Watford players Ben Foster and Daniel Bachmann reflect on their non league spells, recalling the days when they were just starting out.
Early on in his career, Foster was at the likes of Wrexham, Tiverton Town, Stafford Rangers and Racing Club Warwick, while Bachmann went out on loan to Wrexham while coming through at Stoke City, making his first senior appearance at the Welsh club.
The duo claim that non league football played a huge part in their development as footballers, and credit the important influence it has had on their professions.
Foster said to Watford’ site: “Non-league football is really important. When Premier League football isn’t around and you want to watch local football, it is the time to go and get behind your local football team.
“I’m very lucky to have a couple of local football teams [close to me], one in particular that I started at when I was a youngster, and I will go and watch them. I have Leamington FC and Racing Club Warwick – the latter of which was the first side I joined when I left youth-team football at 16.
“I stayed there until I was 18 years old and that was where I got my big break. Luckily a scout from Stoke City was driving past, saw the floodlights, stopped in and watched me play – the rest was history. I have a lot to thank non-league football for.”
Bachmann added: “I could only encourage every goalkeeper or player to make that step. Never think that you are too good and if you get the chance to go to any non-league team take that chance. The National League is near-enough professional with the way that clubs train and play. Young players can benefit a lot from it.”
Austria and Watford keeper, Daniel Bachmann, reflects on the time he spent at Wrexham in the 2014/15 season… 🏴
He’ll return to Wales next week hoping to help Austria qualify for the World Cup… ⚽🏆 pic.twitter.com/nN1msZ5Woq
— BBC Sport Wales (@BBCSportWales) March 18, 2022
Foster goes on: “It makes you grow up very quickly. You can hear everything. The difference between playing in the Premier League in front of 30,000 or 40,000 and playing in front of 2,000 – you can hear the 40-year-old man behind your goal telling you some unsavoury things. It sticks and makes you grow up very quickly and you have to adapt to it, but it gave me a very good grounding going into the rest of my footballing career.”
Bachmann said: “It was the first time where I played men’s football twice a week in front of quite a few fans. Wrexham are a big club and have a big stadium and we used to get 5,000 at every home game. I remember one time we had 13,000 against Grimsby for the 150th anniversary of the club.
“That is a big experience and you’re playing for something in every game. In non-league games it means something to everybody because they don’t earn as much money. It helps to give you that focus and feel that pressure of not wanting to let the team down. The pressure of the fans as well was one of the biggest things that I learnt from my time there.”
Daniel Bachmann and Ben Foster continued to reflect on their non league spells, the latter saying : “I never came through a youth academy, I went straight into professional football. It really did hold me in good stead because there are quite a few footballers who have come through academies from a young age and they are always used to beautiful surroundings, perfect pitches and everything is laid on for them.
“When I signed for Stoke City from Racing Club Warwick, I went out on loan to Tiverton Town, Stafford Rangers and Wrexham – we would have to take our training kit and match kit home and wash it. It makes you appreciate and realise what you have got so when you are playing for a Premier League team you know you’ve got it so easy, and I think sometimes players need to look and realise what they have got.”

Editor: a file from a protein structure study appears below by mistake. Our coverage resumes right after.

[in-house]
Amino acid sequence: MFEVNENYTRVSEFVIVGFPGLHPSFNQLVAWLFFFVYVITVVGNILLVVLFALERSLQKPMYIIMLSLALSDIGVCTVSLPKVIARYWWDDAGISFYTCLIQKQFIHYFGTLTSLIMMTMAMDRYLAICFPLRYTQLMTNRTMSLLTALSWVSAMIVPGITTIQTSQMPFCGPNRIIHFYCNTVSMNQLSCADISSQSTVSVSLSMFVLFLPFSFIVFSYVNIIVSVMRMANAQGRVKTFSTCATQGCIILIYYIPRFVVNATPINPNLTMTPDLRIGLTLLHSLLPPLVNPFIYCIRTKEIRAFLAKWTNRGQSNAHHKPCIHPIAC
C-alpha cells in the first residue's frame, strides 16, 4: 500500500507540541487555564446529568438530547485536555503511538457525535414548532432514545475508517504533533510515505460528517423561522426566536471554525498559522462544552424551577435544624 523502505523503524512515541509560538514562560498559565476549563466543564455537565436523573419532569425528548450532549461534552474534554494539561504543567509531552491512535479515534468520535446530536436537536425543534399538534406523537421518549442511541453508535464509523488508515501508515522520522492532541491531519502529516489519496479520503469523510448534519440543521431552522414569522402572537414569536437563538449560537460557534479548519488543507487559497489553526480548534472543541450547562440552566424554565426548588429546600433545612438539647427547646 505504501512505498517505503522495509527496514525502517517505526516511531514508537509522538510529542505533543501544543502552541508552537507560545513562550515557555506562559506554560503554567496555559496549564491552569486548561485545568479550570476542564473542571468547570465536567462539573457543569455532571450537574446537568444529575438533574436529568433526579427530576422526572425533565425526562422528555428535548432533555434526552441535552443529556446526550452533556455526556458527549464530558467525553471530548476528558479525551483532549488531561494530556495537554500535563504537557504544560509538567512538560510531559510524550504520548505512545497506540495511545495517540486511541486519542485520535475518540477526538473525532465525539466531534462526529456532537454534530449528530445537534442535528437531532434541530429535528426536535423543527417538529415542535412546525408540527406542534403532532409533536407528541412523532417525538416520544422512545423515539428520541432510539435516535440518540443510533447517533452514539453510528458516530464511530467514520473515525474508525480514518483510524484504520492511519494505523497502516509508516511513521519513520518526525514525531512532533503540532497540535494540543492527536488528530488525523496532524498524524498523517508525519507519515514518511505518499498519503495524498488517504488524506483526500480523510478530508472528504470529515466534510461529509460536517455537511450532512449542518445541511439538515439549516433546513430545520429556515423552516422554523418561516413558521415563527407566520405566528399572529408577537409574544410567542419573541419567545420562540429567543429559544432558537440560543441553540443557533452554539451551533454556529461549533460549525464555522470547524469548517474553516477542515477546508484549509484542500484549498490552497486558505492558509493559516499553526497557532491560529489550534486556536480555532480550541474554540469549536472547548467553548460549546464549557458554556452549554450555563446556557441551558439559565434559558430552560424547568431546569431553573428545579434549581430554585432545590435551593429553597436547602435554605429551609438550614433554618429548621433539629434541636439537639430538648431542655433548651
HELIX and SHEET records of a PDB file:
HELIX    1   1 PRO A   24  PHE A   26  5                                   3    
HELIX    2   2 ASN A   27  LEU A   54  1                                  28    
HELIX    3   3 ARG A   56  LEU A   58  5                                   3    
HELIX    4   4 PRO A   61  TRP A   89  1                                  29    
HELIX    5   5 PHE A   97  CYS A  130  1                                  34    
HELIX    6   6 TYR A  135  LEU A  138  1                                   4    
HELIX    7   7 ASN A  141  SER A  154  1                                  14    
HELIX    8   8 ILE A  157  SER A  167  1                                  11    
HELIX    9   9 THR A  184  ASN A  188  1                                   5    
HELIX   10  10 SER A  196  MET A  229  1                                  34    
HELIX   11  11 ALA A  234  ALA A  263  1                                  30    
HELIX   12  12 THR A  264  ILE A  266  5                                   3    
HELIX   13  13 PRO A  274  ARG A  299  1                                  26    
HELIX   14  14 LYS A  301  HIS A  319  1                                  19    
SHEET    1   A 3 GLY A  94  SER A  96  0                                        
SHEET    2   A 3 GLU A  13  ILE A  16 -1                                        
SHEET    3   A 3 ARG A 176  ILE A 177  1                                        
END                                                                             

Bachmann explained: “Travelling to matches, the hotels, the facilities – of course that is very different. We get looked after at a Premier League club which you don’t get at a non-league side. We play football because we love the sport and if you have that chance to go on loan and play there, there won’t be one player who would come back and say that they didn’t enjoy their time there because it is your first step in football. It makes you love football and I learnt so much from that one year with Wrexham.”
#OnThisDay in 2005: @Official_HUFC 4-6 @Wrexham_AFC.
With @BenFoster between the posts, Juan Ugarte scored five in a ten-goal thriller, which saw the Dragons take all three points from Victoria Park. #WxmAFC #UTST 🔴⚪️@WrexhamFCInfo @78Spirit @mold_reds. pic.twitter.com/Md4iUfPlzR
— On This Day in The Football League (@OnThisDay_FL) March 5, 2018
Foster added: “It’s all about playing first-team football. You really learn when you have a crowd in front of you because that is when it matters and when you learn what you are made of. I always say to the younger players that they need to go and cut their teeth out on loan in places like non-league. Just playing in a team set-up and feeling part of the team is really important.
“The good thing that has happened in the last few years is the number of players that have been plucked from obscurity and who are now first-team players. Myself, Jamie Vardy, Chris Smalling and others – it’s so important that clubs and the Premier League support [Non-League Day] and push it because there are so many uncut gems waiting to be unearthed.”
Bachmann continued: “Any league step in men’s football is important. If it’s National League North or South or below that is important. If you get the chance to go when you are 18 or 19 you have to do it. It’s about building game time. People will see that you have played 20 or 30 games in the National League and then next season you’ll play in League Two. It’s a chain reaction once you have played in non-league.”